It’s Henry Rollins’ turn to face off against the inbred cannibal hillbillies in Wrong Turn 2: Dead End. It’s a good job he’s here too, because otherwise there wouldn’t be much to recommend beyond the old favourites of random deaths and equally random female nudity. If any other modern horror franchise said “teen male audience” more than the Wrong Turn films, then I’d be very surprised.
Overall there’s a greater knowing nod and a wink to the audience this time round, upping the humour without skimping on the gore. The plot is an in-joke in itself. A group of reality TV hopefuls are all trying to prove they have what it takes to survive in an apocalypse situation. They quickly find themselves in genuine danger when they are targeted by a family of cannibal hillbillies. And thus all the usual cliches are trotted out in what is already a very familiar routine.
You should know what to expect then. Any pleasure of the flesh is met by death, as is general stupidity and arguing amongst one another. We wouldn’t have a film if the characters didn’t run through the usual process of ignorance and lack of judgement, but it would be nice now and again for that to be broken, have the characters break away from the usual cliches but still find themselves with nowhere to go. I may be asking too much, or overcomplicating the subject.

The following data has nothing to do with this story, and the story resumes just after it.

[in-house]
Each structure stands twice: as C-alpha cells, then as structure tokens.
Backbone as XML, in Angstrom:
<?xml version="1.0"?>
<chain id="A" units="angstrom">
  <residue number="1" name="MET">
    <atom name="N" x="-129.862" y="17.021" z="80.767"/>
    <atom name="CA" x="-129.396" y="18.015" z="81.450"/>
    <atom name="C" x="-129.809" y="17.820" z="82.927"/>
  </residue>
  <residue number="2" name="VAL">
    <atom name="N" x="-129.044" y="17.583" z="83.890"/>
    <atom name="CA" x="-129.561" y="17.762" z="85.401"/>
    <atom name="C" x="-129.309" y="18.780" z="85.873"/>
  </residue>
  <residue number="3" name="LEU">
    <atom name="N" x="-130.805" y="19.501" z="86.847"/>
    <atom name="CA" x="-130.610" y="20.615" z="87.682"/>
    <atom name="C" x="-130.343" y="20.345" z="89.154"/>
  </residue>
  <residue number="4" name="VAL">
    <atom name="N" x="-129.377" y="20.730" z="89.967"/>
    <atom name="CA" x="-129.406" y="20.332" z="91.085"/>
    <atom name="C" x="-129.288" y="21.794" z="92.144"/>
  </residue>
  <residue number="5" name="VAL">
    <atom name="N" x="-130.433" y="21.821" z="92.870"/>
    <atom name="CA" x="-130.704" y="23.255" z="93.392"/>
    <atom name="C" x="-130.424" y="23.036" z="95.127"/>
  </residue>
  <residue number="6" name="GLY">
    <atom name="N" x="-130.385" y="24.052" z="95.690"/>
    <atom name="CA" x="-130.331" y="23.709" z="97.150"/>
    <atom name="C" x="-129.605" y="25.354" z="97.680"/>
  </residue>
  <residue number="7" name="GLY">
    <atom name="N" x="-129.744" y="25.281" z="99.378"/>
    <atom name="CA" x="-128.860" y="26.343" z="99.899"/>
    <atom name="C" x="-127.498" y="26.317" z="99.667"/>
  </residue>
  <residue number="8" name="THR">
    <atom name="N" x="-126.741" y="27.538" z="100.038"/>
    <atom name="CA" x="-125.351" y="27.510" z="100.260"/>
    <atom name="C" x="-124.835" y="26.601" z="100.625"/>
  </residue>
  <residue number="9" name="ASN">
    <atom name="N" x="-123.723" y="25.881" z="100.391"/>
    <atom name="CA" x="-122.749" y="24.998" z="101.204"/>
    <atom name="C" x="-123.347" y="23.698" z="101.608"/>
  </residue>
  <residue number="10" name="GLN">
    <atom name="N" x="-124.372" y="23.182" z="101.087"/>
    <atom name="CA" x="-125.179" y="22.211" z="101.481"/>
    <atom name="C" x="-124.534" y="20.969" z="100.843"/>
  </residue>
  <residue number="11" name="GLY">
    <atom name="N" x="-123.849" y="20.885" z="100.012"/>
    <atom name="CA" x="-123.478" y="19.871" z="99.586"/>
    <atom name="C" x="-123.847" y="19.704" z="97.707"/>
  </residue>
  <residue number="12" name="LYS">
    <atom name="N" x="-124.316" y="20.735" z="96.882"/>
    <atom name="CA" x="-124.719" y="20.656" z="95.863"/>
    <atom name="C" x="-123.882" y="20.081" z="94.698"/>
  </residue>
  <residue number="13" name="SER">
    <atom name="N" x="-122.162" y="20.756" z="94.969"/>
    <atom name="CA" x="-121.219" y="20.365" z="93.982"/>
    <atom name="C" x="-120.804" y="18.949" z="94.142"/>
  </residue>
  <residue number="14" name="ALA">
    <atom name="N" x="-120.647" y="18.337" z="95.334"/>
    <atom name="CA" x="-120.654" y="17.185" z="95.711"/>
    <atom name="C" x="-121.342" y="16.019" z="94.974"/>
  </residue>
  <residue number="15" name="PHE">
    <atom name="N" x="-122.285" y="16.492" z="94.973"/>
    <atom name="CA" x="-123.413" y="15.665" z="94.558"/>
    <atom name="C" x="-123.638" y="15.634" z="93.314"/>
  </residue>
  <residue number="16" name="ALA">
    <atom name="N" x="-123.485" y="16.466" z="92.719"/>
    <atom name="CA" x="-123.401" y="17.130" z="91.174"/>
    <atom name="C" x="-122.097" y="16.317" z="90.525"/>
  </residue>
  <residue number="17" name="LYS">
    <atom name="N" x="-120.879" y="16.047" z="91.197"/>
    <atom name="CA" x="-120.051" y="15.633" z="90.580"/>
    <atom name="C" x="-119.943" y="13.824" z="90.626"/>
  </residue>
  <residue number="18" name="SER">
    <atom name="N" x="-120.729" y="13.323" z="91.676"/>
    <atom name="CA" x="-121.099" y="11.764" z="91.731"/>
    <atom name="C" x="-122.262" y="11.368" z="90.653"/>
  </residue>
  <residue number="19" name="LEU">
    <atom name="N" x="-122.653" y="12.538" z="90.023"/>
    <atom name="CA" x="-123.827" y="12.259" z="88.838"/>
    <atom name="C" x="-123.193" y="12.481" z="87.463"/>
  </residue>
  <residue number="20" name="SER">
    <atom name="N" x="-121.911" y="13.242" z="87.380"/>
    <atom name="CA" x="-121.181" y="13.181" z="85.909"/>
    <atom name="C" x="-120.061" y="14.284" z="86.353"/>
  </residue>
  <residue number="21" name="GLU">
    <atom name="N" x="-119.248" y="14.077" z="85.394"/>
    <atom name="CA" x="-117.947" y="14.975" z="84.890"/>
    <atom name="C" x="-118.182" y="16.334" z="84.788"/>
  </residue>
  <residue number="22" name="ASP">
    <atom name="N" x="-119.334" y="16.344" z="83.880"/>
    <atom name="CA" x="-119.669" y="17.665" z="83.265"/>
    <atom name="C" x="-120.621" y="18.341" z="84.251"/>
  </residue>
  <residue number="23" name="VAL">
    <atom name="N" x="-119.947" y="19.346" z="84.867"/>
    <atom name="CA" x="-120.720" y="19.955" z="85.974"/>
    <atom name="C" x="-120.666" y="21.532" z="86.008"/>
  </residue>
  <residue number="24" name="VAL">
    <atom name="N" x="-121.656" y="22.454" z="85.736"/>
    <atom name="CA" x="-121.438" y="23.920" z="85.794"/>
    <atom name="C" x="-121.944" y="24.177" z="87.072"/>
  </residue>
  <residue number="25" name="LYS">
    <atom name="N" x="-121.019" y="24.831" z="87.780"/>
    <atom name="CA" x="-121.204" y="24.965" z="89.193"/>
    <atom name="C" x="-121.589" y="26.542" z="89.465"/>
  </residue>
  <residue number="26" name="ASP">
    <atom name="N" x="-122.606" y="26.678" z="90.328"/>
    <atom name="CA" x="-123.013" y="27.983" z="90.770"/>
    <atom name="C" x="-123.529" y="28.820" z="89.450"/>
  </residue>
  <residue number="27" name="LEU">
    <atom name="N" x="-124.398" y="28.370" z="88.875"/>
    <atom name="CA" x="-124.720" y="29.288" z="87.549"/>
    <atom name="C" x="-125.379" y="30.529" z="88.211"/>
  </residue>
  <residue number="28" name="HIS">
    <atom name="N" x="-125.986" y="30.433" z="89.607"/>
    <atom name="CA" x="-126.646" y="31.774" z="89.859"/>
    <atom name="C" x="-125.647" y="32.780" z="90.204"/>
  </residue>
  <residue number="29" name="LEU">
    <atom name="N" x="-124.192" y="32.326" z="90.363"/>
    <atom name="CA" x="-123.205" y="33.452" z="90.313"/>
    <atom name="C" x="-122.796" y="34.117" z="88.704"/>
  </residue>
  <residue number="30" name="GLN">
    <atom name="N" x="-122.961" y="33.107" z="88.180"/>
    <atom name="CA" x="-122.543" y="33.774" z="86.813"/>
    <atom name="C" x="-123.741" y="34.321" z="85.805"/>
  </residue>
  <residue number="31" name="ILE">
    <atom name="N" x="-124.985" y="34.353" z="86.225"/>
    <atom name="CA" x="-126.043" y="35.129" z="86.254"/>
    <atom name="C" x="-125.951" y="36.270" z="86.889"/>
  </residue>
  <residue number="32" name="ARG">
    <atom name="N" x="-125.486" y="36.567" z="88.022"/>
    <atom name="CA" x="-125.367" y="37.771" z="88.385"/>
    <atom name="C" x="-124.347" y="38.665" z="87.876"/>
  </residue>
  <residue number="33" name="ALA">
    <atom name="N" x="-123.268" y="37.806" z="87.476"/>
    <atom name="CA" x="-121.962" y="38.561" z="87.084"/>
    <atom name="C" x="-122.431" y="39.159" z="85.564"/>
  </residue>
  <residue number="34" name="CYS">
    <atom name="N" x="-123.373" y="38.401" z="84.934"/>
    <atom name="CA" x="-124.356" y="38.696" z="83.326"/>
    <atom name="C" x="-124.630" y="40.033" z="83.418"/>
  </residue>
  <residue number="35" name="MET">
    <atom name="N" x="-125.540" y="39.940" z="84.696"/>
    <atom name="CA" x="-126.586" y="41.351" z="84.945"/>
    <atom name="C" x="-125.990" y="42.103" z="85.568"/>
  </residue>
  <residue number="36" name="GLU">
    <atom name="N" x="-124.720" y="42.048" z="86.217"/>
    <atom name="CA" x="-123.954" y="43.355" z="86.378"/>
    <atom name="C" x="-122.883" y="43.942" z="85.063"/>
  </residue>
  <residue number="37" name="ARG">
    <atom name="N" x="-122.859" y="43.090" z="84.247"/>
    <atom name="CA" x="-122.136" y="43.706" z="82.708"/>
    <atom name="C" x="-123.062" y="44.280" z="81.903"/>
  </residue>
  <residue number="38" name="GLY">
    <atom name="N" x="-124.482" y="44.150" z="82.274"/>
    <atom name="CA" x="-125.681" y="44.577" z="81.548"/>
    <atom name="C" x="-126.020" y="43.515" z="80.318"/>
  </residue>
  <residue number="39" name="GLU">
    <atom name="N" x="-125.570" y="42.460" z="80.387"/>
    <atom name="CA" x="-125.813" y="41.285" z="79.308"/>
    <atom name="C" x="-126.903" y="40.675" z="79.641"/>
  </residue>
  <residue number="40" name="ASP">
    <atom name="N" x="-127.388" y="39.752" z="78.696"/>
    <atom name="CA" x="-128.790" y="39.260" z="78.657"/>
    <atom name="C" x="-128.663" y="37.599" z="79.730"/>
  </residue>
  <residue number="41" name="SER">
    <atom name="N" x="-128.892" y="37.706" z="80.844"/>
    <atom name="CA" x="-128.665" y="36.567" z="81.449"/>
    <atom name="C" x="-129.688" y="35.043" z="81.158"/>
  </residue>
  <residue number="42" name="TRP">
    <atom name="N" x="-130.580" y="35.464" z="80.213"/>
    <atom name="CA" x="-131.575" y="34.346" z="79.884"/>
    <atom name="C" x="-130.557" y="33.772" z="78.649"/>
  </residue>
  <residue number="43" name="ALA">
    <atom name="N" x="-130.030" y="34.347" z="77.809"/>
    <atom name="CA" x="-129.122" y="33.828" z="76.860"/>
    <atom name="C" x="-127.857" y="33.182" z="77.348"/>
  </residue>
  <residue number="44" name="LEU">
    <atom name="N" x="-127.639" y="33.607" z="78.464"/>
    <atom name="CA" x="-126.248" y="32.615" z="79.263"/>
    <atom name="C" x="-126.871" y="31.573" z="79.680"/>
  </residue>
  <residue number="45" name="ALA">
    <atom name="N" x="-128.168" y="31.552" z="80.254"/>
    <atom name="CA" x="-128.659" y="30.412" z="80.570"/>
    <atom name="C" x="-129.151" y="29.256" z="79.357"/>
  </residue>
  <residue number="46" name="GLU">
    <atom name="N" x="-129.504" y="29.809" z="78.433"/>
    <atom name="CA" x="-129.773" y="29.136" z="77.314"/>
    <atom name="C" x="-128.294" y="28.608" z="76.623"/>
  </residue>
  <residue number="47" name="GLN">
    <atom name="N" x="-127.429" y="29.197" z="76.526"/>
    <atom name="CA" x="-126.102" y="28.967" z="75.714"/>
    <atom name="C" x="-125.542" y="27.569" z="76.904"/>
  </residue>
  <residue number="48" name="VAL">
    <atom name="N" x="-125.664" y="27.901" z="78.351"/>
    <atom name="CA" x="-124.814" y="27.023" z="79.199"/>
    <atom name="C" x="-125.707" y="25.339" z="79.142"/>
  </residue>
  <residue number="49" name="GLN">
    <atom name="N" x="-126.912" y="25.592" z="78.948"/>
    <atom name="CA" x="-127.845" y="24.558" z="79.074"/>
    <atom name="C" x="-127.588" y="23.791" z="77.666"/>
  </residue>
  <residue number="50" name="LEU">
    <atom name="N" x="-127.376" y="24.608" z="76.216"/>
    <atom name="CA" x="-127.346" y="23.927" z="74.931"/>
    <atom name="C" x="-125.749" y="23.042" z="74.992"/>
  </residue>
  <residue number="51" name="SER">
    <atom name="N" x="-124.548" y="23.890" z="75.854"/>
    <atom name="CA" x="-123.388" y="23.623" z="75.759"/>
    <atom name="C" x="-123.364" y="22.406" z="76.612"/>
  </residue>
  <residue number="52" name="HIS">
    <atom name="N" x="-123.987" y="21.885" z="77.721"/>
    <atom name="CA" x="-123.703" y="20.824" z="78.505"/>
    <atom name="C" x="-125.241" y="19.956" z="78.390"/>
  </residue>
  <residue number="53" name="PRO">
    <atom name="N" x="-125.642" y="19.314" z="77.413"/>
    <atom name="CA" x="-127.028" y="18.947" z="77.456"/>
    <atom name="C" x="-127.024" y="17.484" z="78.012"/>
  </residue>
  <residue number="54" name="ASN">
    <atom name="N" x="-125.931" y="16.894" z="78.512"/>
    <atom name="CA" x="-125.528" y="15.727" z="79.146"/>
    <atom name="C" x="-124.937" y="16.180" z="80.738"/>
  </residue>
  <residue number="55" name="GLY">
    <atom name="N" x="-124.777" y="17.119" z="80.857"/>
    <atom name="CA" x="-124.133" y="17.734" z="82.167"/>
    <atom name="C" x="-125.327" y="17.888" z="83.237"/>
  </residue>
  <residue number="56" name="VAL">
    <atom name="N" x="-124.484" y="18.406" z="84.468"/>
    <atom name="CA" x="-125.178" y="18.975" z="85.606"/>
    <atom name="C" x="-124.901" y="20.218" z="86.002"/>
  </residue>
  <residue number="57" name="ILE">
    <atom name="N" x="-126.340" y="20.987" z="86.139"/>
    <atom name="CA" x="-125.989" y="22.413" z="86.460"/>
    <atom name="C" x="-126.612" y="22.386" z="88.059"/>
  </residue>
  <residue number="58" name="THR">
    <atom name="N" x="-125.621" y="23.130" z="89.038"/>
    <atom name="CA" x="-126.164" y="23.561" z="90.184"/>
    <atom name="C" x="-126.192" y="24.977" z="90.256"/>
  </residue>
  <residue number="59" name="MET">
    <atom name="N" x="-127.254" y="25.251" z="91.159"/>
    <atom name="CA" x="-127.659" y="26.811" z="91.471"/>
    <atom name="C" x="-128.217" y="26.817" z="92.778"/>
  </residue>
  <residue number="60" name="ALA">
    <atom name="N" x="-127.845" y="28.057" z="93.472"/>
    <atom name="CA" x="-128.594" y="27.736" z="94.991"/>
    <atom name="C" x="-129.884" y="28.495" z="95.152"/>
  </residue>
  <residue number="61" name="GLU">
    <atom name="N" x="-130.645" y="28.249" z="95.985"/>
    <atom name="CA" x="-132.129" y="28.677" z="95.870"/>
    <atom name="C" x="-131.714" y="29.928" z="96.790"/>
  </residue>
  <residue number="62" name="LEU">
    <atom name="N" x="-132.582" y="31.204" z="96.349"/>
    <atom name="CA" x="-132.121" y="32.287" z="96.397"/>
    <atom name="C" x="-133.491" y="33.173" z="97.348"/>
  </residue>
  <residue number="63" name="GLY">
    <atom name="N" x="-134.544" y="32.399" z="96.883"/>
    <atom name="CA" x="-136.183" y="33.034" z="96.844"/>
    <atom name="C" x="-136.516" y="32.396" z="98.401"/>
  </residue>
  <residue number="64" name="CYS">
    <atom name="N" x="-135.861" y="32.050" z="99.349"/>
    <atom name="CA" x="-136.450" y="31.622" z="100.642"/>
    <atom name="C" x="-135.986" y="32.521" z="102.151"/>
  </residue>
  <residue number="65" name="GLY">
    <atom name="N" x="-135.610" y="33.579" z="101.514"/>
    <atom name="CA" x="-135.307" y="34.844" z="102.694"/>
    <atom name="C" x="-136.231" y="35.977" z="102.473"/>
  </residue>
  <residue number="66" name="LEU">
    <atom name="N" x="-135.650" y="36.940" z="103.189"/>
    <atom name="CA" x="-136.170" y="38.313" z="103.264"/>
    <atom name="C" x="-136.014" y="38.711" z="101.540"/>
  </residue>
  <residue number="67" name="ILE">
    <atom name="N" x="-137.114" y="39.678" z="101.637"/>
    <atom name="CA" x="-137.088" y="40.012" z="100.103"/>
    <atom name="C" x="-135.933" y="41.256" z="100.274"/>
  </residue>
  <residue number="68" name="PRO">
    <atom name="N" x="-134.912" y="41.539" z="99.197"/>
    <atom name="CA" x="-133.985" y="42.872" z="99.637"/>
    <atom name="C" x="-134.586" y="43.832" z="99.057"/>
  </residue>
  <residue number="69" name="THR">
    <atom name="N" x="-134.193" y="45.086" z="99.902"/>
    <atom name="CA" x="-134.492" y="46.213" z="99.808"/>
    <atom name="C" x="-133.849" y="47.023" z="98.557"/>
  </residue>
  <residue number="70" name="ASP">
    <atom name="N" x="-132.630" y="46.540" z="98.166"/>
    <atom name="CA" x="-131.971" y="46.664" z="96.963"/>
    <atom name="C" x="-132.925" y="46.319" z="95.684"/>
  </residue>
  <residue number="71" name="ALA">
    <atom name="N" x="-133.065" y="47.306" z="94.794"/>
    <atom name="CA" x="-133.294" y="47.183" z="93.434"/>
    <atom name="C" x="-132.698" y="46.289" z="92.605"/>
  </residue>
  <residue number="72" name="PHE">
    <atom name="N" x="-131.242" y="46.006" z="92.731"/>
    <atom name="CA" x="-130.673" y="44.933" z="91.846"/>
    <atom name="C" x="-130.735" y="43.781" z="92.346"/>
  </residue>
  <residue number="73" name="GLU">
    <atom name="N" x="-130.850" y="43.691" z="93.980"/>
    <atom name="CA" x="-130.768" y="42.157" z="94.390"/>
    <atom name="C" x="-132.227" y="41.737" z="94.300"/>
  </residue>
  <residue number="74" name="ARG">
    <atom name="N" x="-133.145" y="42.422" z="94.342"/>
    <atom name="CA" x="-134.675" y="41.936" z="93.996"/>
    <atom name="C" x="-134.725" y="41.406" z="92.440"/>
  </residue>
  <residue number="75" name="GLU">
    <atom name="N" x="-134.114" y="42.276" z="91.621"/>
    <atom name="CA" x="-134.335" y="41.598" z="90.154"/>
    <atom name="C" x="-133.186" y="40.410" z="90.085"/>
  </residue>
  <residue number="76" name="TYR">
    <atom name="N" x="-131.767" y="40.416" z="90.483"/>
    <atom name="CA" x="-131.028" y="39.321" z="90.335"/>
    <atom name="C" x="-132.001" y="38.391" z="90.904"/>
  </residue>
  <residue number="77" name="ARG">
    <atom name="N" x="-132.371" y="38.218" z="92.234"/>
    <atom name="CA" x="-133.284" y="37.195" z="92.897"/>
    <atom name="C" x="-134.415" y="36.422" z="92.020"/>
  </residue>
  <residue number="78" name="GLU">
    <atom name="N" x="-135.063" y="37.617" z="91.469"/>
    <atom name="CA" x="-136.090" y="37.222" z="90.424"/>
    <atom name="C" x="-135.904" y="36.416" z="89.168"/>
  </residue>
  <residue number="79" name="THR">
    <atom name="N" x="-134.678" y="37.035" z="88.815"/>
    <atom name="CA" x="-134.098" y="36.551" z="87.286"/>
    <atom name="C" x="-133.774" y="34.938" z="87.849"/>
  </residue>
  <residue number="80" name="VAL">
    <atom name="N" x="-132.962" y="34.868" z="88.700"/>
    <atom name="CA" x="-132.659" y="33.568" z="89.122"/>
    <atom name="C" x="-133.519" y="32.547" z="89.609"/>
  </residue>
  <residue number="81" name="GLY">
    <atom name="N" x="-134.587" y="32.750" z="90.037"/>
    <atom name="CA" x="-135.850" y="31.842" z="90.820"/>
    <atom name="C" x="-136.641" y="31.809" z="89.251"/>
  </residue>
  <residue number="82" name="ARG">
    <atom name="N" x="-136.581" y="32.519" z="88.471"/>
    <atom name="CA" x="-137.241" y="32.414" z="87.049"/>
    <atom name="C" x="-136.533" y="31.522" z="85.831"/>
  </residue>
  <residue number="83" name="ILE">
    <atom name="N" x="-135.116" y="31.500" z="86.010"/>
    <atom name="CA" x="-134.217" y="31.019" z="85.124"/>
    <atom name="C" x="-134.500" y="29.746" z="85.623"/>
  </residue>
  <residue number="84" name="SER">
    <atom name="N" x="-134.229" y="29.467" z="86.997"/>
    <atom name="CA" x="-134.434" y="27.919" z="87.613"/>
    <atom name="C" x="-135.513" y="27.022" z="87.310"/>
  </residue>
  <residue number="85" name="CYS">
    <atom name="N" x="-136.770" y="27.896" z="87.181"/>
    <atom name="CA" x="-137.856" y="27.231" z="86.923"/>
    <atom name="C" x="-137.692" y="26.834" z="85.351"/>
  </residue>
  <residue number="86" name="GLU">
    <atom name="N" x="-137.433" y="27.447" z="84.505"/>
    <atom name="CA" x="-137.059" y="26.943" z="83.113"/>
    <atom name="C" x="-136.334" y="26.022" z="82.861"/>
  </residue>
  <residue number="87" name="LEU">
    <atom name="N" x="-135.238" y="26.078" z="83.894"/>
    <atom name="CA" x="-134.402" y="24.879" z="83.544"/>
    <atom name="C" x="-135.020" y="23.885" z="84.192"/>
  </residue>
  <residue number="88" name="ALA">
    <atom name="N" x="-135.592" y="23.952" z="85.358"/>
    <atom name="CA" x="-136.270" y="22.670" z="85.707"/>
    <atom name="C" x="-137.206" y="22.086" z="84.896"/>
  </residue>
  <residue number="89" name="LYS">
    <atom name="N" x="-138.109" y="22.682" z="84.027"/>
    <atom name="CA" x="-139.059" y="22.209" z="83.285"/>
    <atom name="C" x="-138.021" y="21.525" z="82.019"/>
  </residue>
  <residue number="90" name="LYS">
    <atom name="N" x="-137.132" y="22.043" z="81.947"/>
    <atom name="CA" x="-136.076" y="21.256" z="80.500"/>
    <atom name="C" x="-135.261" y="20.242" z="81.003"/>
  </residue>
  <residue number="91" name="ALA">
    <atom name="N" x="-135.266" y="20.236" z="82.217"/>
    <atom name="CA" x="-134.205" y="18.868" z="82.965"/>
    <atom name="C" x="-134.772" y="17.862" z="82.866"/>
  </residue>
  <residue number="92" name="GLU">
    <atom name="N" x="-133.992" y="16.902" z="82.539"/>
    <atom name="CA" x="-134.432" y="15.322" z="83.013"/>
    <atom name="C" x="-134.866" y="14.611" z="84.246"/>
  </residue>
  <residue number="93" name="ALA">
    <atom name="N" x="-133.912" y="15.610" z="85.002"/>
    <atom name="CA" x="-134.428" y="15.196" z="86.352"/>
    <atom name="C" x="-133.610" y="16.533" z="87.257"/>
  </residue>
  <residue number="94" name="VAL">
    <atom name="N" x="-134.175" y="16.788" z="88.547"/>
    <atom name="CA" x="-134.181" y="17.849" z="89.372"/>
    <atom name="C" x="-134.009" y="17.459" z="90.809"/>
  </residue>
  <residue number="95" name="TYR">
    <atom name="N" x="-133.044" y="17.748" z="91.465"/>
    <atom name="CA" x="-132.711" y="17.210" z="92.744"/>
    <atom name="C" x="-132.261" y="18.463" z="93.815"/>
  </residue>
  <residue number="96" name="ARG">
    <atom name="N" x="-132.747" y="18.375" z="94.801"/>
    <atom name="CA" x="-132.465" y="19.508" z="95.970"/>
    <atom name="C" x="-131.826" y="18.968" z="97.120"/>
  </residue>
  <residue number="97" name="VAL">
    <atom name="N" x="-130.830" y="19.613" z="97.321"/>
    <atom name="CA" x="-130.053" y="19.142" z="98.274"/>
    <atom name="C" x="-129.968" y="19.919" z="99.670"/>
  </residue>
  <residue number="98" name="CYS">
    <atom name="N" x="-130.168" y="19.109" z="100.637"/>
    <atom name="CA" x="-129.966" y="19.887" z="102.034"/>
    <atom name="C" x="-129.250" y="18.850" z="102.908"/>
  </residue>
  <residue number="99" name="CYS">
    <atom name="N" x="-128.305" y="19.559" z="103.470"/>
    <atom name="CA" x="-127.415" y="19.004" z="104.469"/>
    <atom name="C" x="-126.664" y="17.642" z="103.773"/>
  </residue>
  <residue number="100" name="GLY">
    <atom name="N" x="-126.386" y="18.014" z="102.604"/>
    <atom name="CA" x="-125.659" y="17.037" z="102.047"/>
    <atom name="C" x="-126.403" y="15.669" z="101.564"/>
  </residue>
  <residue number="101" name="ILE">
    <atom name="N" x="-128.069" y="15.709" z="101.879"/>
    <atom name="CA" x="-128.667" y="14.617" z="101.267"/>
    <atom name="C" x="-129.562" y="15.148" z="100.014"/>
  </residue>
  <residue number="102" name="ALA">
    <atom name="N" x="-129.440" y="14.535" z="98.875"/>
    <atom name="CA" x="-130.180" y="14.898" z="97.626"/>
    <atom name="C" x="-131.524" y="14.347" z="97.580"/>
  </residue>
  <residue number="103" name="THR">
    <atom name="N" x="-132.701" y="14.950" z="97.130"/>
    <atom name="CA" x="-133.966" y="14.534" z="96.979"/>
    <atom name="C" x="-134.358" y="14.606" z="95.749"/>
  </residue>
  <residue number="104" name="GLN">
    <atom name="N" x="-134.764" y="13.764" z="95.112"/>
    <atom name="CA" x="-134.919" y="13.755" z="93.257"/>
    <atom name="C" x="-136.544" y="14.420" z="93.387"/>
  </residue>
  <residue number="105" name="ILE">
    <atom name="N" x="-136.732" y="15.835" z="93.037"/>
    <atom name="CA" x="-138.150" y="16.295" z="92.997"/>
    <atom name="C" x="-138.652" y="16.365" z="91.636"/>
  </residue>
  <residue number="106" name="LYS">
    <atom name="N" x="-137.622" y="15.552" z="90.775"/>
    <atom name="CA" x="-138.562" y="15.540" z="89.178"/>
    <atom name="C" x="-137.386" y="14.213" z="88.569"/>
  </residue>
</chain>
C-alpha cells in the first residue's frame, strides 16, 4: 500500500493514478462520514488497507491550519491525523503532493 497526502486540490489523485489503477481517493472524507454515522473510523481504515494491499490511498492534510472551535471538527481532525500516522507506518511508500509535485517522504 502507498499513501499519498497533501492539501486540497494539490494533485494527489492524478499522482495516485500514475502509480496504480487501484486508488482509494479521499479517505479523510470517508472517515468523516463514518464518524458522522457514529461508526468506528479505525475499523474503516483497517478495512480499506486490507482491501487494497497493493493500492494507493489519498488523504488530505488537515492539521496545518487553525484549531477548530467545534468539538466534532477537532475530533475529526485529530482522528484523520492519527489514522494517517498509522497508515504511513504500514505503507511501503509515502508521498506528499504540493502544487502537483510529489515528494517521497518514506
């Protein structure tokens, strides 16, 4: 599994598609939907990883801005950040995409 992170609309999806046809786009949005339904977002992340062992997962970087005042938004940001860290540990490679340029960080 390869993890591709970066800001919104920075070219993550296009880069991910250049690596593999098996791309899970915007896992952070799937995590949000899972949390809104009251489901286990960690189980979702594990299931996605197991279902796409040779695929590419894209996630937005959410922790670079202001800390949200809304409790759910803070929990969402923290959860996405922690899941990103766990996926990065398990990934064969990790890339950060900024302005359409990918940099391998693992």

There are improvements over the first film is that the various characters get a small amount of time to establish their personality before the bodies start dropping en masse. There’s more fun to be had in the show within a film format, more so when the characters think the cannibals are part of the apocalyptic setup. Here’s a thought for you: they’re not.
Additionally more time is spent on the inbred cannibals, establishing more of their family structure, their particular perversions and how they represent a dark mirror image of the traditional American family structure. It’s almost as if the film is saying that is what the family unit would look like if all the rules of society were thrown out of the window. Their role is dark, unhinged, and lacking in boundaries. Obviously, because they kill others with barely a thought, their own particularly sinister moral code at play. Suffice to say, it’s not a pretty picture.
Ultimately this is Rollins’ film. He dominates every scene he appears in and proves to be a uniquely entertaining diversion to the typical routine of youngsters being killed in a variety of gruesome ways. It’s just disappointing that, despite his strong presence, there isn’t much else to really boost the film into a more entertaining place. If you took him out of the picture completely there would be no depth at all, no fun besides watching lots of people die.
With that in mind, it is because he is here to mix things up that it’s a step above almost every other film in the franchise bar the original. Sometimes that’s all you need.